Preserve your natural backyard pond

Having a naturally occurring watering hole or pond is an honor. Ponds provide endless hours of enjoyment from offering a closeness to nature few have. You then ask, “Does it need to be managed?”

Dragonfly near pond | Michigan State University Extension
Dragonfly near pond | Michigan State University Extension

You have a beautiful natural pond. You see a variety of plants and animals and twice a year extra algae. So what is wrong with it again? Someone thinks you have too much algae and plants and suggests that you have to “manage” your pond. Then what follows is lots of helpful advice from a variety of people. Most who are really in the business to sell you a product, they care about your pond but they may care much more about selling you a corrective product. The actual reality is that algae is a normal part of pond life. It comes and goes in the spring and fall naturally due to "turnover". This is normal. No products for management are needed. According to a Michigan State University Extension article, thermocline are the reason for this.

Sometimes there is a lot of algae as a result of nutrient loading and this can cause a pond to take on a green cloudy appearance. If this is happening, you do need to change some shoreline management practices around your pond. Not in the pond as much as on the shore. You may need to mow less! Especially if you are mowing right to the water's edge.

Mowing the lawn right up to the edge of a lake or pond allows for surface water to runoff during a rain event to flow directly into the water. Rain water runoff carries extra nutrients from the soil into the water feeding (fertilizing) the algae every time it rains. If you are fertilizing your lawn near the pond, you are unwittingly magnifying the effect from this practice. I can give you lots of advice about how to manage the algae in your pond but this is becomes meaningless if the root of the cause is not corrected. To use a colloquial phrase, “you have to stop feeding the beast.”

So what are a few first steps to get started?

  1. Create a buffer strip of either grasses or landscape with native plants that will serve as both a buffer and add natural beauty attracting butterflies and birds. You can leave an open space or create paths to the pond edge for access, but the majority of your pond should be shrouded in shrubs, grasses and other water loving plants. This will protect the edge from erosion and stabilize the shore as well as buffer the water from runoff. It will also help reduce the access of geese to your lawn. (Geese don't like tall grasses.)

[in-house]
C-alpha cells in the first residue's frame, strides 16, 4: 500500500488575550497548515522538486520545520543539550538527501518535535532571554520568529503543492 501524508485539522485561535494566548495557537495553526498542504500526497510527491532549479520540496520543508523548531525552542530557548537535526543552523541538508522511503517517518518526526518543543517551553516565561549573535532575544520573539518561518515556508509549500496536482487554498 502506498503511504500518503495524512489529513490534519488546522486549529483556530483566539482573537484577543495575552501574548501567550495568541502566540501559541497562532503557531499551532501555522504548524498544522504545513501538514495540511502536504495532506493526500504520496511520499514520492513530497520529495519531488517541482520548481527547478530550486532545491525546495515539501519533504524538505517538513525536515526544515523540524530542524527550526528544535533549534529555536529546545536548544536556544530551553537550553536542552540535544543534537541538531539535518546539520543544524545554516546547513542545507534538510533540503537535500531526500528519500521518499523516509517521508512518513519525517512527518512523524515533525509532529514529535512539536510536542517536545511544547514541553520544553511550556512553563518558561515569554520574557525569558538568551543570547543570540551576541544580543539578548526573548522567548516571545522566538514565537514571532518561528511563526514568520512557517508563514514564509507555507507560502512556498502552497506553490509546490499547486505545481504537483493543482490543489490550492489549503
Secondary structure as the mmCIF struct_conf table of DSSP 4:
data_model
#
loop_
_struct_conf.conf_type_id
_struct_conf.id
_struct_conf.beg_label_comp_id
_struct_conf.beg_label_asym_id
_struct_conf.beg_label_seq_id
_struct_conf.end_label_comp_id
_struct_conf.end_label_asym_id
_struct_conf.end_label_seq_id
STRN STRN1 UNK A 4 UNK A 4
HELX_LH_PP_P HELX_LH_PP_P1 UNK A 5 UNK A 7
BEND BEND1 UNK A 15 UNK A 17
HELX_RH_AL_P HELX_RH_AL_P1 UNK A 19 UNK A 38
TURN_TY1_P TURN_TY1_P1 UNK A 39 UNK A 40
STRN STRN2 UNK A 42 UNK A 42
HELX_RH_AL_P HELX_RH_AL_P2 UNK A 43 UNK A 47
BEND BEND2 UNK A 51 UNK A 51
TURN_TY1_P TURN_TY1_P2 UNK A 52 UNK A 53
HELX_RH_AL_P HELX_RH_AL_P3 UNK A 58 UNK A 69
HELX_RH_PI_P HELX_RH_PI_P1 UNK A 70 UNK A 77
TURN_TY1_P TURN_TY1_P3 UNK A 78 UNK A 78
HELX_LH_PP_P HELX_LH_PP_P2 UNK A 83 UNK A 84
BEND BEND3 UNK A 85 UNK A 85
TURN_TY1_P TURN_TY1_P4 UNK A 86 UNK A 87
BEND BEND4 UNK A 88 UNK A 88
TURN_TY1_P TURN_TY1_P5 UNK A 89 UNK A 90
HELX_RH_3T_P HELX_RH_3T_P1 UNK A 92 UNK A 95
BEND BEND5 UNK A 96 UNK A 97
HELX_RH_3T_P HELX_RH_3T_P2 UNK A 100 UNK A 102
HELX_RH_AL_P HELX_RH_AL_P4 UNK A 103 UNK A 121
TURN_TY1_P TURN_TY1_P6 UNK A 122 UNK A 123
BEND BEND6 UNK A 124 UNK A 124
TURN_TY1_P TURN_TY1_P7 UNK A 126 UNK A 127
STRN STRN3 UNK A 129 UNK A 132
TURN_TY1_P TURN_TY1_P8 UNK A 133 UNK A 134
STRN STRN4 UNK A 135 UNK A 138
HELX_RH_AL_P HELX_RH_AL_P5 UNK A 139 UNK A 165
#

2. Do not fertilize within 10’ feet of your pond and use a phosphorous free fertilizer.
  3. It is OK to remove the excess algae with a rake, compost more than 50’ feet away from the water’s edge.
  4. If you remove the nutrient loading problem you will see a reduction in algae growth. However if you are looking for faster results, you can put something in the pond if you want. Blue dyes are the least harmful and deny the blue spectrum light that the plants require, killing the algae and is rated safe for fish and animals. It will turn everything blue and makes it hard to see the fish and frogs. Dyes work best for fountains, garden ponds and ponds that experience an overall pea soup green algae problem. Aerators or floating fountains are also effective helping to stimulate enzyme and other decomposer activity. They come with an initial investment and ongoing electricity cost, and add maintenance.
  5. Or do nothing to your pond beyond adding a buffer strip, and love it in all its natural changes.

Here are some websites for more information:

Landscaping for Water Quality

Managing Michigan Ponds

Pond Ecology - Penn State

Pond and Lake Management - Rutgers

For more information about invasive aquatic plants contact Beth Clawson, MSU Extension Educator. To learn more about invasive organisms and invasive aquatic plants contact Michigan State University Extension Natural Resources educators who are working across Michigan to provide aquatic invasive species educational programming and assistance. You can contact an educator through MSU Extension’s “Find an Expert” search tool using the keywords “Natural Resources Water Quality.”

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